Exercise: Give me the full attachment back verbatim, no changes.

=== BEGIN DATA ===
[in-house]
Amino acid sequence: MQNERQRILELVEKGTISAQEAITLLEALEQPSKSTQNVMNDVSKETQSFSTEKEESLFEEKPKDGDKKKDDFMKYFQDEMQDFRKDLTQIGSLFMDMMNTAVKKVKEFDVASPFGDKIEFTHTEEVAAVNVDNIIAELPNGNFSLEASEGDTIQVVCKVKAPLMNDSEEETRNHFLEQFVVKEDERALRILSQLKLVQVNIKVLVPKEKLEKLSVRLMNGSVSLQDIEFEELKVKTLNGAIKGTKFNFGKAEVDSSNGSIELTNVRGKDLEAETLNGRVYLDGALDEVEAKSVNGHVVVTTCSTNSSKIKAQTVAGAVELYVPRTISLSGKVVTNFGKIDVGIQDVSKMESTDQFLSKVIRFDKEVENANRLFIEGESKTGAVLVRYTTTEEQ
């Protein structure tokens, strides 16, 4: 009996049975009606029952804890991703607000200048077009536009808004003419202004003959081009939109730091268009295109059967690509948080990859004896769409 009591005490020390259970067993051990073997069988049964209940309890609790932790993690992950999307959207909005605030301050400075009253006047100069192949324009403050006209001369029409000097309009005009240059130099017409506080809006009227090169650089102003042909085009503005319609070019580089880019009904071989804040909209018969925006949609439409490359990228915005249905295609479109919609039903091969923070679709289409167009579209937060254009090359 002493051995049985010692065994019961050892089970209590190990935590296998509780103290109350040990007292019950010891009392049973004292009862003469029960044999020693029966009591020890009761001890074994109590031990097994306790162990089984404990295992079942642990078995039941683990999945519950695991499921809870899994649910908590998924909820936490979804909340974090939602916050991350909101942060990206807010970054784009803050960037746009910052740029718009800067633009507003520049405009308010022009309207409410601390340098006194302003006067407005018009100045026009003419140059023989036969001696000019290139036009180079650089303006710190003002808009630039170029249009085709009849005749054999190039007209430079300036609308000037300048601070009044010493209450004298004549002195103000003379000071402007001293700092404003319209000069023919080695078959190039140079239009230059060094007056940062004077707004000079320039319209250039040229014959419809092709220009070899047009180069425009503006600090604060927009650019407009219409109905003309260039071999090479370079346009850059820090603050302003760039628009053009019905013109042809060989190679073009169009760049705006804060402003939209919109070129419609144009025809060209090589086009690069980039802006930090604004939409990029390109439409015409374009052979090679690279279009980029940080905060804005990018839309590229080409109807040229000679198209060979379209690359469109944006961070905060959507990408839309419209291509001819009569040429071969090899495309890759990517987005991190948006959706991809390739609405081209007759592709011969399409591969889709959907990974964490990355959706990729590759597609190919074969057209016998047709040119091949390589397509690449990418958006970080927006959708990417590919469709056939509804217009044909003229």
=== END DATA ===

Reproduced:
[in-house]
Amino acid sequence: MQNERQRILELVEKGTISAQEAITLLEALEQPSKSTQNVMNDVSKETQSFSTEKEESLFEEKPKDGDKKKDDFMKYFQDEMQDFRKDLTQIGSLFMDMMNTAVKKVKEFDVASPFGDKIEFTHTEEVAAVNVDNIIAELPNGNFSLEASEGDTIQVVCKVKAPLMNDSEEETRNHFLEQFVVKEDERALRILSQLKLVQVNIKVLVPKEKLEKLSVRLMNGSVSLQDIEFEELKVKTLNGAIKGTKFNFGKAEVDSSNGSIELTNVRGKDLEAETLNGRVYLDGALDEVEAKSVNGHVVVTTCSTNSSKIKAQTVAGAVELYVPRTISLSGKVVTNFGKIDVGIQDVSKMESTDQFLSKVIRFDKEVENANRLFIEGESKTGAVLVRYTTTEEQ
């Protein structure tokens, strides 16, 4: 009996049975009606029952804890991703607000200048077009536009808004003419202004003959081009939109730091268009295109059967690509948080990859004896769409 009591005490020390259970067993051990073997069988049964209940309890609790932790993690992950999307959207909005605030301050400075009253006047100069192949324009403050006209001369029409000097309009005009240059130099017409506080809006009227090169650089102003042909085009503005319609070019580089880019009904071989804040909209018969925006949609439409490359990228915005249905295609479109919609039903091969923070679709289409167009579209937060254009090359 002493051995049985010692065994019961050892089970209590190990935590296998509780103290109350040990007292019950010891009392049973004292009862003469029960044999020693029966009591020890009761001890074994109590031990097994306790162990089984404990295992079942642990078995039941683990999945519950695991499921809870899994649910908590998924909820936490979804909340974090939602916050991350909101942060990206807010970054784009803050960037746009910052740029718009800067633009507003520049405009308010022009309207409410601390340098006194302003006067407005018009100045026009003419140059023989036969001696000019290139036009180079650089303006710190003002808009630039170029249009085709009849005749054999190039007209430079300036609308000037300048601070009044010493209450004298004549002195103000003379000071402007001293700092404003319209000069023919080695078959190039140079239009230059060094007056940062004077707004000079320039319209250039040229014959419809092709220009070899047009180069425009503006600090604060927009650019407009219409109905003309260039071999090479370079346009850059820090603050302003760039628009053009019905013109042809060989190679073009169009760049705006804060402003939209919109070129419609144009025809060209090589086009690069980039802006930090604004939409990029390109439409015409374009052979090679690279279009980029940080905060804005990018839309590229080409109807040229000679198209060979379209690359469109944006961070905060959507990408839309419209291509001819009569040429071969090899495309890759990517987005991190948006959706991809390739609405081209007759592709011969399409591969889709959907990974964490990355959706990729590759597609190919074969057209016998047709040119091949390589397509690449990418958006970080927006959708990417590919469709056939509804217009044909003229």